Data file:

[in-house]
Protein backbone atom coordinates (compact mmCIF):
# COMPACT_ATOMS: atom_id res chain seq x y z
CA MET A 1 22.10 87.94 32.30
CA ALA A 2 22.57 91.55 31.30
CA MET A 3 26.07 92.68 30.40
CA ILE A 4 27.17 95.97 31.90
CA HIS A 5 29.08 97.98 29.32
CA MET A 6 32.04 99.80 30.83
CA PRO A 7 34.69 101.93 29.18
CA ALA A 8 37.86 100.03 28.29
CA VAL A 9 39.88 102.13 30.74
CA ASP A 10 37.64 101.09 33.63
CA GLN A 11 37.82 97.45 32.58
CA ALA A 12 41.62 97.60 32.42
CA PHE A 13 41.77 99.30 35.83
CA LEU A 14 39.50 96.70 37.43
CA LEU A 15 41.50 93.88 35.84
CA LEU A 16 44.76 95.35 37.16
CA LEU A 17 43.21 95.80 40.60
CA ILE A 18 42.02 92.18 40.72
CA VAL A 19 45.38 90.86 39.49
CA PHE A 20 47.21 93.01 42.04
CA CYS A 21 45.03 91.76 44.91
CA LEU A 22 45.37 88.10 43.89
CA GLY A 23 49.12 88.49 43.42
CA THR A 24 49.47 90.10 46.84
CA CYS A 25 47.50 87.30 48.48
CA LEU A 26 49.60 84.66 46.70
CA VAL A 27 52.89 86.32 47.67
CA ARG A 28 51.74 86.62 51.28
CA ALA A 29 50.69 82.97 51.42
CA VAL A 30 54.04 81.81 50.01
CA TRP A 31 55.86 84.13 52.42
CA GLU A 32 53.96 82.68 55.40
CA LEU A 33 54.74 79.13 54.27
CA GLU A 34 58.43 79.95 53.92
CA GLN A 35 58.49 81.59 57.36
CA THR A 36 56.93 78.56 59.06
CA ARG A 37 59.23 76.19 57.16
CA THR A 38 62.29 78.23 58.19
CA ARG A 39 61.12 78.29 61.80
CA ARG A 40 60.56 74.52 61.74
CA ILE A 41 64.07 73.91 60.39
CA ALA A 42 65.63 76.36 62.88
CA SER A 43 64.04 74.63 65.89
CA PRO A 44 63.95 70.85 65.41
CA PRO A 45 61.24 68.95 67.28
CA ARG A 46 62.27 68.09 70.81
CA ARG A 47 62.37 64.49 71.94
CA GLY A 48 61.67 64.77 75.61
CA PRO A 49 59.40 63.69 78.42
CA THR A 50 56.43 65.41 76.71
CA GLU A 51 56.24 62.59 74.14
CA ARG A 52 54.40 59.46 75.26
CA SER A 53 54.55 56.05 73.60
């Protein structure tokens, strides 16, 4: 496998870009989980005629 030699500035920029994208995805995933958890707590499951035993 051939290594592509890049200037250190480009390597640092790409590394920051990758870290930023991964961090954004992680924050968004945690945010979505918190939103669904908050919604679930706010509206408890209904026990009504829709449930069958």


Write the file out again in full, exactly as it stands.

[in-house]
Protein backbone atom coordinates (compact mmCIF):
# COMPACT_ATOMS: atom_id res chain seq x y z
CA MET A 1 22.10 87.94 32.30
CA ALA A 2 22.57 91.55 31.30
CA MET A 3 26.07 92.68 30.40
CA ILE A 4 27.17 95.97 31.90
CA HIS A 5 29.08 97.98 29.32
CA MET A 6 32.04 99.80 30.83
CA PRO A 7 34.69 101.93 29.18
CA ALA A 8 37.86 100.03 28.29
CA VAL A 9 39.88 102.13 30.74
CA ASP A 10 37.64 101.09 33.63
CA GLN A 11 37.82 97.45 32.58
CA ALA A 12 41.62 97.60 32.42
CA PHE A 13 41.77 99.30 35.83
CA LEU A 14 39.50 96.70 37.43
CA LEU A 15 41.50 93.88 35.84
CA LEU A 16 44.76 95.35 37.16
CA LEU A 17 43.21 95.80 40.60
CA ILE A 18 42.02 92.18 40.72
CA VAL A 19 45.38 90.86 39.49
CA PHE A 20 47.21 93.01 42.04
CA CYS A 21 45.03 91.76 44.91
CA LEU A 22 45.37 88.10 43.89
CA GLY A 23 49.12 88.49 43.42
CA THR A 24 49.47 90.10 46.84
CA CYS A 25 47.50 87.30 48.48
CA LEU A 26 49.60 84.66 46.70
CA VAL A 27 52.89 86.32 47.67
CA ARG A 28 51.74 86.62 51.28
CA ALA A 29 50.69 82.97 51.42
CA VAL A 30 54.04 81.81 50.01
CA TRP A 31 55.86 84.13 52.42
CA GLU A 32 53.96 82.68 55.40
CA LEU A 33 54.74 79.13 54.27
CA GLU A 34 58.43 79.95 53.92
CA GLN A 35 58.49 81.59 57.36
CA THR A 36 56.93 78.56 59.06
CA ARG A 37 59.23 76.19 57.16
CA THR A 38 62.29 78.23 58.19
CA ARG A 39 61.12 78.29 61.80
CA ARG A 40 60.56 74.52 61.74
CA ILE A 41 64.07 73.91 60.39
CA ALA A 42 65.63 76.36 62.88
CA SER A 43 64.04 74.63 65.89
CA PRO A 44 63.95 70.85 65.41
CA PRO A 45 61.24 68.95 67.28
CA ARG A 46 62.27 68.09 70.81
CA ARG A 47 62.37 64.49 71.94
CA GLY A 48 61.67 64.77 75.61
CA PRO A 49 59.40 63.69 78.42
CA THR A 50 56.43 65.41 76.71
CA GLU A 51 56.24 62.59 74.14
CA ARG A 52 54.40 59.46 75.26
CA SER A 53 54.55 56.05 73.60
């Protein structure tokens, strides 16, 4: 496998870009989980005629 030699500035920029994208995805995933958890707590499951035993 051939290594592509890049200037250190480009390597640092790409590394920051990758870290930023991964961090954004992680924050968004945690945010979505918190939103669904908050919604679930706010509206408890209904026990009504829709449930069958």